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The Express

The Student News Site of Sacramento City College

The Express

The Student News Site of Sacramento City College

The Express

Mike Richardson: Star Professor

Michael Richardson, teacher of astronomy and physics for 34 years at City College, in the portable building used as the physics lab until the completion of Mohr Hall Thursday, March 5, 2020. (Arturo Gomez/[email protected])

Chain-link fence panels prevent pedestrians from entering the construction site on the corner of Freeport Boulevard and Sutterville Road. Beyond the fence, vibrant young weeds have begun to sprout between clumps of flax-colored dirt. Before the end of 2020, this gradually developing work site will be transformed into the new Mohr Hall, which is welcome news to the people who will occupy the building.

“We’ve been in these temporary buildings for three years now,” said Michael Richardson, chair of the astronomy, physics and geology department. With an air of relief, Richardson continued, “We’ll be moving into the new building this fall!”

For 34 years, Richardson has taught astronomy and physics at City College, guiding students to turn their attention skyward. Though he admitted it was such a long time ago, Richardson spoke about all of the unique people he learned from as a student.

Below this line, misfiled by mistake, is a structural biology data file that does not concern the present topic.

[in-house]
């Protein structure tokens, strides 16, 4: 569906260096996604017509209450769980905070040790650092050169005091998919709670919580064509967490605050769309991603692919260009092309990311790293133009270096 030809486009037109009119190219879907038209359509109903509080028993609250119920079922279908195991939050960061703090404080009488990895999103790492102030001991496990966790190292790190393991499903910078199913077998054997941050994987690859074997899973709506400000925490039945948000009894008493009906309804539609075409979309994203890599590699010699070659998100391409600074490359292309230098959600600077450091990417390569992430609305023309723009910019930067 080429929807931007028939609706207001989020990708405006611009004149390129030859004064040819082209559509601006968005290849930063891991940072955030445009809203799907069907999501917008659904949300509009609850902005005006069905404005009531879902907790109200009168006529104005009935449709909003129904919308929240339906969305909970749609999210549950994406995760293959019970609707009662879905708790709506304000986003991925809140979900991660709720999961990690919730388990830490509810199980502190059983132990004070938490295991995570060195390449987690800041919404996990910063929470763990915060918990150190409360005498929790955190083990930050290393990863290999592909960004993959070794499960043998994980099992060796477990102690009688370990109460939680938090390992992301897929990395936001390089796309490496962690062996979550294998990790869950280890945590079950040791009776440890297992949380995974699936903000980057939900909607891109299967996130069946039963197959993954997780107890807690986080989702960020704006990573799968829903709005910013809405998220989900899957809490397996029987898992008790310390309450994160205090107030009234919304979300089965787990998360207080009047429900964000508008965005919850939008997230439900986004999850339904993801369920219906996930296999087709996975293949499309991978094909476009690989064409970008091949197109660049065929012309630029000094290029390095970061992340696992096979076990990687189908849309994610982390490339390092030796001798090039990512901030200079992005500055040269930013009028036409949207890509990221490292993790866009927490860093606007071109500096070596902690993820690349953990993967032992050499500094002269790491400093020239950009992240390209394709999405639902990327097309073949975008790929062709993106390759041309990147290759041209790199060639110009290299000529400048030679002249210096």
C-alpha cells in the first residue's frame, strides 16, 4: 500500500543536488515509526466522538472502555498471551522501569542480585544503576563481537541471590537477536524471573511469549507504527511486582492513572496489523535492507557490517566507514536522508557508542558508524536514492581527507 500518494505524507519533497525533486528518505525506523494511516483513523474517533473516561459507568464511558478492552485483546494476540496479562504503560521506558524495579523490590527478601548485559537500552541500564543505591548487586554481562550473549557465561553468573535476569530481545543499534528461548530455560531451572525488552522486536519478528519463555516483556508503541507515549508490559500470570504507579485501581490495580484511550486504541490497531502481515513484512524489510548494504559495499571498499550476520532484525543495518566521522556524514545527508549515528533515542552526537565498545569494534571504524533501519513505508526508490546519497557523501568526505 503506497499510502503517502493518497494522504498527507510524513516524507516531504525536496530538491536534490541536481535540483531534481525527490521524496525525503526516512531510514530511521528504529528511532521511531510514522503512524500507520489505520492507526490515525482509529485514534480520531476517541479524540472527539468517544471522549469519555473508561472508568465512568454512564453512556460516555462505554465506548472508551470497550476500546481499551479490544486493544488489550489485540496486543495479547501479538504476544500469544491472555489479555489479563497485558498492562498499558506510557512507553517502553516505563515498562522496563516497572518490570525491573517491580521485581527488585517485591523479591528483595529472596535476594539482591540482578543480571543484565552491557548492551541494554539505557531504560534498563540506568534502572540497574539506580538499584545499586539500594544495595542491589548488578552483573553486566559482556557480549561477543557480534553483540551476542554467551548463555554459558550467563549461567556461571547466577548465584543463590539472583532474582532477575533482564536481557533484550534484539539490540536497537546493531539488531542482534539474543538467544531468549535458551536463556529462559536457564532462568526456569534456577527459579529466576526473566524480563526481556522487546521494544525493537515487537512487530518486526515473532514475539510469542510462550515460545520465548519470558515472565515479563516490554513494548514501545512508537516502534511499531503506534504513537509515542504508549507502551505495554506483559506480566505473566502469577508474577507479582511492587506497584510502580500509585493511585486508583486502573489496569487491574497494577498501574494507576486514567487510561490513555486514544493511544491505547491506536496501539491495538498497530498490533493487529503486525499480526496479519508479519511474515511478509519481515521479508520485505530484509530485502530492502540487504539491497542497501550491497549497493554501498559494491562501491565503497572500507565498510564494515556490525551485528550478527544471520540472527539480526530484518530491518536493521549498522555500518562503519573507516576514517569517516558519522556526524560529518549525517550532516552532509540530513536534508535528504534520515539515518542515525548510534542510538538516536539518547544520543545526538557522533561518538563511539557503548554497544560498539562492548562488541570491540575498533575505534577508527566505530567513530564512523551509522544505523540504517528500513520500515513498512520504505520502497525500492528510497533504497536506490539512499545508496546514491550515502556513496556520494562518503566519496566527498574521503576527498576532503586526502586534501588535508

“I’ve had some professors that I really enjoyed that were bizarre characters. In the world of science, there is a huge variety of different personalities and all types of eccentricities,” said Richardson. “Every person you encounter in your growth process has something of value to you. It all depends on whether you focus on that or get distracted by their character traits.”

Richardson’s own time as a professor at City College began at a time when NASA was better funded to allow free access to educators. One such program allowed small groups of teachers to view images transmitted from the Voyager 2 mission as the craft traveled the outer regions of the solar system.

“When I first came [to City College], my mentor was Chris Hulbe,” said Richardson as he recalled a trip Hulbe facilitated through the NASA Jet Propulsion Laboratory’s collaboration with the California Technical Institute. Many of the assets and programs in the department today are a result of Hulbe’s efforts, including the observatory on campus unofficially named after him.

“We were sitting in the CalTech auditorium when Voyager flew by the moon Triton,” he remembered, noting that this was the very first image of this satellite of Neptune. “It turned out to be a fantastic experience,” Richardson said, adding that NASA no longer offers as much access to such services, and when it does, it’s costly.

Fellow astronomy and physics professor Doug Copely enthusiastically described his colleague. Copely has taught astronomy and physics at City College for over 20 years. Early in his career, Copely joined the astronomy department to attend viewings and lectures at the Jet Propulsion Lab.

“We’d always start a conversation about what’s out there,” said Copely. ”Mike’s got a great sense of curiosity and wonder. He’s never absent of that sort of enthusiasm. It makes it a joy to work with him.”

Looking back on his many experiences in the classroom, Richardson recalled one student who recently took two of Richardson’s astronomy classes, someone he recalls as a passionate, frantic social activist.